Finnish startup IndoorAtlas wants to become the go-to technology for navigating indoors. If the company gets its way, you’ll never get lost inside a mall or department store again.
It maps out indoor locations using the magnetometers already found in your smartphone to detect magnetic anomalies that come from things like steel beams, and other obstructions in inside buildings. IndoorAtlas offers its API to companies and retailers to create indoor-location applications.
Since IndoorAtlas has its eyes set on U.S. retailers, it recently opened up an office in Mountain View, Calif.
“This is where the whole battle for indoor positioning will be fought,” IndoorAtlas CEO Jaane Haverinen tells Business Insider. “Finland is a great market, but you have retailers with thousands of stores in the U.S. Our solution is only scalable solution without hardware.”
That might sound like a lofty claim, but if anyone could accomplish such a feat, Haverinen seems to be the right person to do it.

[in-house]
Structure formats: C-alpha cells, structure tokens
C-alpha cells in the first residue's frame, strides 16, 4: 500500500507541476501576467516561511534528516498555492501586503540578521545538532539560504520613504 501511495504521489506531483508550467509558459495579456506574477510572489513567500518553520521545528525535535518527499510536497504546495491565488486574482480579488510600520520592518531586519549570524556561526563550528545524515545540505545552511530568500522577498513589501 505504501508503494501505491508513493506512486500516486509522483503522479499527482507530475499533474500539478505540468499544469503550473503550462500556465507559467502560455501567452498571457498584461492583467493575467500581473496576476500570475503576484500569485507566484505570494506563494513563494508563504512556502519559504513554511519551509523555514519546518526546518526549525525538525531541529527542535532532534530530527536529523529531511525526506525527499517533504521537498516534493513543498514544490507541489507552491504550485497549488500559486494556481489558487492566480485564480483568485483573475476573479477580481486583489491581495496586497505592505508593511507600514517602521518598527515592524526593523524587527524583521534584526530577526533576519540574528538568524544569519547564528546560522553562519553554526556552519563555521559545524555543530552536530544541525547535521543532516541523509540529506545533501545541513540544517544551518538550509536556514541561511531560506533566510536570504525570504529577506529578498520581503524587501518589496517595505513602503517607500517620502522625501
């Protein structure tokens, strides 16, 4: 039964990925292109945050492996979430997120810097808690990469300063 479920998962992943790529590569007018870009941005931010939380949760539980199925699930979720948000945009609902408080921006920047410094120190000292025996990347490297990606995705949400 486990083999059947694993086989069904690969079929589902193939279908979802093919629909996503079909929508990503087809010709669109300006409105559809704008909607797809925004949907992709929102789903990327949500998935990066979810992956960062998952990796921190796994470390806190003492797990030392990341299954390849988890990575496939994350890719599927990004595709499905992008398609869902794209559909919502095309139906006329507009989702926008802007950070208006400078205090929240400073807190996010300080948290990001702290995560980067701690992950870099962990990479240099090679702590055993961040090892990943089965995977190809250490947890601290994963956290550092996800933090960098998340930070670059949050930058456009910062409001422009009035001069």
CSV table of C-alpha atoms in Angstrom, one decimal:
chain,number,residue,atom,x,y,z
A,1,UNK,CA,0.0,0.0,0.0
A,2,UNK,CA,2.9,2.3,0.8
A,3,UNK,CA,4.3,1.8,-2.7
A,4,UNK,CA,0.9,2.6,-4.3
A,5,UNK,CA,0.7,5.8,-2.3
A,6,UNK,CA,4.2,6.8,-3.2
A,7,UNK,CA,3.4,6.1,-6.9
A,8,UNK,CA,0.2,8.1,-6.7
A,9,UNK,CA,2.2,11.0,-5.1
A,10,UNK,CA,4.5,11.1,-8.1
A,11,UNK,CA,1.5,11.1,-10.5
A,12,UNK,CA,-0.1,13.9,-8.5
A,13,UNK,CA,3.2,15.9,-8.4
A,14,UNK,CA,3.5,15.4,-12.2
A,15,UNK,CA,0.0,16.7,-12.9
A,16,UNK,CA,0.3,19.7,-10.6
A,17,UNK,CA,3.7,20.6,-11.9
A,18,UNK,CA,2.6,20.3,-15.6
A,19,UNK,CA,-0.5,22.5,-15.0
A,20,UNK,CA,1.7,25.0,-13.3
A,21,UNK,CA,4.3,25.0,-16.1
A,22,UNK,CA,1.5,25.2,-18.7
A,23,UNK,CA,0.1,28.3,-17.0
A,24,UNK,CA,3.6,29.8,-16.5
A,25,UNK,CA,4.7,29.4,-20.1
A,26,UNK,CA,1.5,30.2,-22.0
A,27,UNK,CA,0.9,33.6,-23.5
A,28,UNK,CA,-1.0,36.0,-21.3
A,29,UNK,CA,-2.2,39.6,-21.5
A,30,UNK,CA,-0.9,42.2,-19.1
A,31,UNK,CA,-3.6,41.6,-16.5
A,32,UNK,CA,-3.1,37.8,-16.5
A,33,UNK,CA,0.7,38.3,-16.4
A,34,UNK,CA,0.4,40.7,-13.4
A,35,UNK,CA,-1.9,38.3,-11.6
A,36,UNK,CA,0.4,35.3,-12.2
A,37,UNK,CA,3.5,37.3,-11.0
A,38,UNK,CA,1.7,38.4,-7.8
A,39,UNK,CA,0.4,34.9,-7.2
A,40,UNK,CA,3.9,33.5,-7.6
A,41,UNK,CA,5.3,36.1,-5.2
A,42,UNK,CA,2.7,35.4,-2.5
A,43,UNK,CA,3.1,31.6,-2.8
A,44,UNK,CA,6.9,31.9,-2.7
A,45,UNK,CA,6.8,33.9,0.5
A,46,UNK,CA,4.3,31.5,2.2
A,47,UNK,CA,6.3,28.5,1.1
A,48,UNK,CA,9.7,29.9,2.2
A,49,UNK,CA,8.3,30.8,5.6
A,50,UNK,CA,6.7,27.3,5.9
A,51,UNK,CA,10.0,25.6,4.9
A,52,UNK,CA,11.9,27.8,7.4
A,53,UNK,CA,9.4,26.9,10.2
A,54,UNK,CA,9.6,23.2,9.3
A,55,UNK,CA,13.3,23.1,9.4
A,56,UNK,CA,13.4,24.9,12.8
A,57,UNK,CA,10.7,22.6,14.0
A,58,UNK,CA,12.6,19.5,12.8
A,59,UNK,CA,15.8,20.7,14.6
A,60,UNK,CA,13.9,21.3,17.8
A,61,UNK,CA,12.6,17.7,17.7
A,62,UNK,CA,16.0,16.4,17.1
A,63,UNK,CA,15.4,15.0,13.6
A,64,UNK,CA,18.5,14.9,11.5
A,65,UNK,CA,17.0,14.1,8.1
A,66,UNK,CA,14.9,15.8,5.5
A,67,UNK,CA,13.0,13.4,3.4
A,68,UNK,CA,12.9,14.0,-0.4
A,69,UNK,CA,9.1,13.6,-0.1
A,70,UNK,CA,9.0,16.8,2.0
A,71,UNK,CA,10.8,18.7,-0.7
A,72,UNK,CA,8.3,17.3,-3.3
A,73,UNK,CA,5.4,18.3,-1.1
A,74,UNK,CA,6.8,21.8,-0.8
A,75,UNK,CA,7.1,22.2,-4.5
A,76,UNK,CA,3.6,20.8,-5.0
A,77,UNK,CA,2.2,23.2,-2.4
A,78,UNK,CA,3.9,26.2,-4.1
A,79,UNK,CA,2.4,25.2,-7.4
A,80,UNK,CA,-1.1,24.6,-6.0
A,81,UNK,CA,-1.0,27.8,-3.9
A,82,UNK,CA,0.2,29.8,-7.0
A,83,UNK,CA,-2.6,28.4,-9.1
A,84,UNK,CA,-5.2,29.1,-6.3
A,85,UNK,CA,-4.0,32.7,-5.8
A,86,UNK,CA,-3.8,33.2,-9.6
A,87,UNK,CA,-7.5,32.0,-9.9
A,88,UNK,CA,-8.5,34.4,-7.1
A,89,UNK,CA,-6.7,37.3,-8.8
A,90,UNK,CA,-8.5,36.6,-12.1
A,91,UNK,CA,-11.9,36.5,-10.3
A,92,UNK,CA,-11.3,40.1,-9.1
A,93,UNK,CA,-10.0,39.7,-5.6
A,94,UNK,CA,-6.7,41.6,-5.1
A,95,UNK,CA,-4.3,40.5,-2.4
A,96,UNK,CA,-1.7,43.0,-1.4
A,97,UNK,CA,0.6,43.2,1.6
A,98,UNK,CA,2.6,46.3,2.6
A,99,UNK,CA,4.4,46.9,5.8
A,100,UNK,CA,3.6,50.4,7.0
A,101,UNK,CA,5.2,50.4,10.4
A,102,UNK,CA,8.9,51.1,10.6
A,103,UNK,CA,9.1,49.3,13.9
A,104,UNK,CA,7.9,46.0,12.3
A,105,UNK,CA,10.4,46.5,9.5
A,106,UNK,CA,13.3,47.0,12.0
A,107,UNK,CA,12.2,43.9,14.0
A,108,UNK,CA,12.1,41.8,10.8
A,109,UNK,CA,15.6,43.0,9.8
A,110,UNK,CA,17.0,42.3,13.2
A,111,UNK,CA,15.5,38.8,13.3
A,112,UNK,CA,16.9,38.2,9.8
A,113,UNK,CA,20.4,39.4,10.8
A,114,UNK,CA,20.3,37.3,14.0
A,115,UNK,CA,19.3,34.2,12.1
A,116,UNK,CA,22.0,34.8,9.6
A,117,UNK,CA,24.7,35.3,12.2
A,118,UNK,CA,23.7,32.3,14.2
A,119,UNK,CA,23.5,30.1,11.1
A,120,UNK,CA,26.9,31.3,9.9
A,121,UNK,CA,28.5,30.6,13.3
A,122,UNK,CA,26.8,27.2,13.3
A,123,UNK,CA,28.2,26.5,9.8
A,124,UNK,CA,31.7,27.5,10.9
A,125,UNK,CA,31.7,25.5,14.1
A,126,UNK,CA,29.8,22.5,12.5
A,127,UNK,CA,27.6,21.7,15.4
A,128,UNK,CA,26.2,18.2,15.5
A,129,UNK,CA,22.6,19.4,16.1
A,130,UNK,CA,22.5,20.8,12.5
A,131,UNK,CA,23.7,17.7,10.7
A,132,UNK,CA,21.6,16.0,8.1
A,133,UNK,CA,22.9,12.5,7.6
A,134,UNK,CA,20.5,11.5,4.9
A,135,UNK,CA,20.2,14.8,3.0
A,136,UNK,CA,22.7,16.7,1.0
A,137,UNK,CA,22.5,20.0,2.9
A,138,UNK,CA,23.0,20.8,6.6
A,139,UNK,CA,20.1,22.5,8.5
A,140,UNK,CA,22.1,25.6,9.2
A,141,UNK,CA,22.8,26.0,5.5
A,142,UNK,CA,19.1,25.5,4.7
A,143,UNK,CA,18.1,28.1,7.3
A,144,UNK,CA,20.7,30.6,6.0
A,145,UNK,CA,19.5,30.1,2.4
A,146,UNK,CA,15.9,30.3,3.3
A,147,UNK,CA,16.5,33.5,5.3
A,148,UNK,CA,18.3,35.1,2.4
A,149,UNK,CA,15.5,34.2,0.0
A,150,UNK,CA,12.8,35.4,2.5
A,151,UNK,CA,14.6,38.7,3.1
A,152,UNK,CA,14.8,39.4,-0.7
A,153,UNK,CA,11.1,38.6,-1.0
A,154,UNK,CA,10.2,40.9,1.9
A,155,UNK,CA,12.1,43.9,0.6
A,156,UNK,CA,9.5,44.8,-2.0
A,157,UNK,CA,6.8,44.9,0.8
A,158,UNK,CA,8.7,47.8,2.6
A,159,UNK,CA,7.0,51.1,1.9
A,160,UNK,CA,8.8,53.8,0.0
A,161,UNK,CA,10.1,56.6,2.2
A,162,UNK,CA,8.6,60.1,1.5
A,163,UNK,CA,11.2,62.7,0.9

Haverinen is the co-author of “Global indoor self-localisation based on the ambient magnetic field,” a widely passed around paper that explores how animals use local anomalies of Earth’s magnetic field for true navigation.
There are three main benefits to IndoorAtlas, the company maintains:
- Product search for pinpointing the location of an item in any given retail store.
- Its blue dot positioning shows customers how to navigate to an item.
- Product proximity positioning (opt-in)enables retailers to push recommendations and deals to customers on their smartphone or tablet.
The Macy’s in New York City, “the world’s largest store,” is a complete nightmare. I’ve personally wasted hours trying to find items and navigate through the store. If Macy’s were to use IndoorAtlas’s technology, it would arguably make for a much better in-store experience.
IndoorAtlas already has 15 patents filed, and has raised €600,000 in funding.
Though, IndoorAtlas has quite the handful of competitors. In fact, there are hundreds of companies working in this space, IndoorAtlas tells us. Those competitors include Google, WifiSLAM, Samsung, Walkbase, and Qualcomm.
Take a look at the video below to see IndoorAtlas’s technology in action at a grocery store.
Disclosure: Finnish funding agency Tekes and Finnfacts, a non-profit media service organisation in Finland, paid for my trip to Helsinki to explore the startup scene.
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